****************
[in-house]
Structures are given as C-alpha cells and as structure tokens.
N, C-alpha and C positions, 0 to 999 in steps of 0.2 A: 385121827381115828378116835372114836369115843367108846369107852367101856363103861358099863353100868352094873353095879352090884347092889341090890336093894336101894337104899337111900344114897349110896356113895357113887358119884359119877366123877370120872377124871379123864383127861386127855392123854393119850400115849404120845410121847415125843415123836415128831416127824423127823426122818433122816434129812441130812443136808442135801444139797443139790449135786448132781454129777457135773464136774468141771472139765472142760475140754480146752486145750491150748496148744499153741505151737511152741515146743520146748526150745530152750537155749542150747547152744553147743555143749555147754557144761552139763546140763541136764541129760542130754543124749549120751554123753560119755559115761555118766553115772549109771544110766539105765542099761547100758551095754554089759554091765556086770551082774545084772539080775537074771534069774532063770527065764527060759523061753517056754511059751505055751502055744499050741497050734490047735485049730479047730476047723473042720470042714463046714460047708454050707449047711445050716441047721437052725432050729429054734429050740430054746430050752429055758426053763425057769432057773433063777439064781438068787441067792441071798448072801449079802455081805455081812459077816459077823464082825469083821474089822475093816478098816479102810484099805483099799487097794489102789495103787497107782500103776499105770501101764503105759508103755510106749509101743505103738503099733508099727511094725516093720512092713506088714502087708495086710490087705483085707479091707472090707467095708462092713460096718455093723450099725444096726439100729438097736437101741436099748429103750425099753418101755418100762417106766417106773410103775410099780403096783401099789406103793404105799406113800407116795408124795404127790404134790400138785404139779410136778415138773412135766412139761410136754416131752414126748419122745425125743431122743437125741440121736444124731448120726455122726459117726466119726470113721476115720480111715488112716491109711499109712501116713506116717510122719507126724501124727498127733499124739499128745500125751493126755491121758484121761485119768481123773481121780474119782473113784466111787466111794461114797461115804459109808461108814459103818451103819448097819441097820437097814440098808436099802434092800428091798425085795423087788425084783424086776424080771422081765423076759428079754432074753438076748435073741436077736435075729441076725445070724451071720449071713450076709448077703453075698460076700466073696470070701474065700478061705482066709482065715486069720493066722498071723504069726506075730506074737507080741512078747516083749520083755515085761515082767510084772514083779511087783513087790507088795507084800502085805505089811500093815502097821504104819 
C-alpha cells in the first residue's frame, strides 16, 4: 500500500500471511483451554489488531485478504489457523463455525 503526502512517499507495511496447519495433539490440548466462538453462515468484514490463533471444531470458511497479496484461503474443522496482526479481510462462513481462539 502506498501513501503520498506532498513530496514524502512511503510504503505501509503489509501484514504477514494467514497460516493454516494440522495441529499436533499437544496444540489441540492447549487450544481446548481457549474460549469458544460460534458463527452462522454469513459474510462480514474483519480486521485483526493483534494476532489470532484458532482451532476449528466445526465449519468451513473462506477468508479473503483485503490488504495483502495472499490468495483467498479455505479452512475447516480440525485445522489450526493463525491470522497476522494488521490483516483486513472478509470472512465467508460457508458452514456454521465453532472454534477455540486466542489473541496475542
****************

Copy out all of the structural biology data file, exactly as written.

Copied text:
[in-house]
Structures are given as C-alpha cells and as structure tokens.
N, C-alpha and C positions, 0 to 999 in steps of 0.2 A: 385121827381115828378116835372114836369115843367108846369107852367101856363103861358099863353100868352094873353095879352090884347092889341090890336093894336101894337104899337111900344114897349110896356113895357113887358119884359119877366123877370120872377124871379123864383127861386127855392123854393119850400115849404120845410121847415125843415123836415128831416127824423127823426122818433122816434129812441130812443136808442135801444139797443139790449135786448132781454129777457135773464136774468141771472139765472142760475140754480146752486145750491150748496148744499153741505151737511152741515146743520146748526150745530152750537155749542150747547152744553147743555143749555147754557144761552139763546140763541136764541129760542130754543124749549120751554123753560119755559115761555118766553115772549109771544110766539105765542099761547100758551095754554089759554091765556086770551082774545084772539080775537074771534069774532063770527065764527060759523061753517056754511059751505055751502055744499050741497050734490047735485049730479047730476047723473042720470042714463046714460047708454050707449047711445050716441047721437052725432050729429054734429050740430054746430050752429055758426053763425057769432057773433063777439064781438068787441067792441071798448072801449079802455081805455081812459077816459077823464082825469083821474089822475093816478098816479102810484099805483099799487097794489102789495103787497107782500103776499105770501101764503105759508103755510106749509101743505103738503099733508099727511094725516093720512092713506088714502087708495086710490087705483085707479091707472090707467095708462092713460096718455093723450099725444096726439100729438097736437101741436099748429103750425099753418101755418100762417106766417106773410103775410099780403096783401099789406103793404105799406113800407116795408124795404127790404134790400138785404139779410136778415138773412135766412139761410136754416131752414126748419122745425125743431122743437125741440121736444124731448120726455122726459117726466119726470113721476115720480111715488112716491109711499109712501116713506116717510122719507126724501124727498127733499124739499128745500125751493126755491121758484121761485119768481123773481121780474119782473113784466111787466111794461114797461115804459109808461108814459103818451103819448097819441097820437097814440098808436099802434092800428091798425085795423087788425084783424086776424080771422081765423076759428079754432074753438076748435073741436077736435075729441076725445070724451071720449071713450076709448077703453075698460076700466073696470070701474065700478061705482066709482065715486069720493066722498071723504069726506075730506074737507080741512078747516083749520083755515085761515082767510084772514083779511087783513087790507088795507084800502085805505089811500093815502097821504104819 
C-alpha cells in the first residue's frame, strides 16, 4: 500500500500471511483451554489488531485478504489457523463455525 503526502512517499507495511496447519495433539490440548466462538453462515468484514490463533471444531470458511497479496484461503474443522496482526479481510462462513481462539 502506498501513501503520498506532498513530496514524502512511503510504503505501509503489509501484514504477514494467514497460516493454516494440522495441529499436533499437544496444540489441540492447549487450544481446548481457549474460549469458544460460534458463527452462522454469513459474510462480514474483519480486521485483526493483534494476532489470532484458532482451532476449528466445526465449519468451513473462506477468508479473503483485503490488504495483502495472499490468495483467498479455505479452512475447516480440525485445522489450526493463525491470522497476522494488521490483516483486513472478509470472512465467508460457508458452514456454521465453532472454534477455540486466542489473541496475542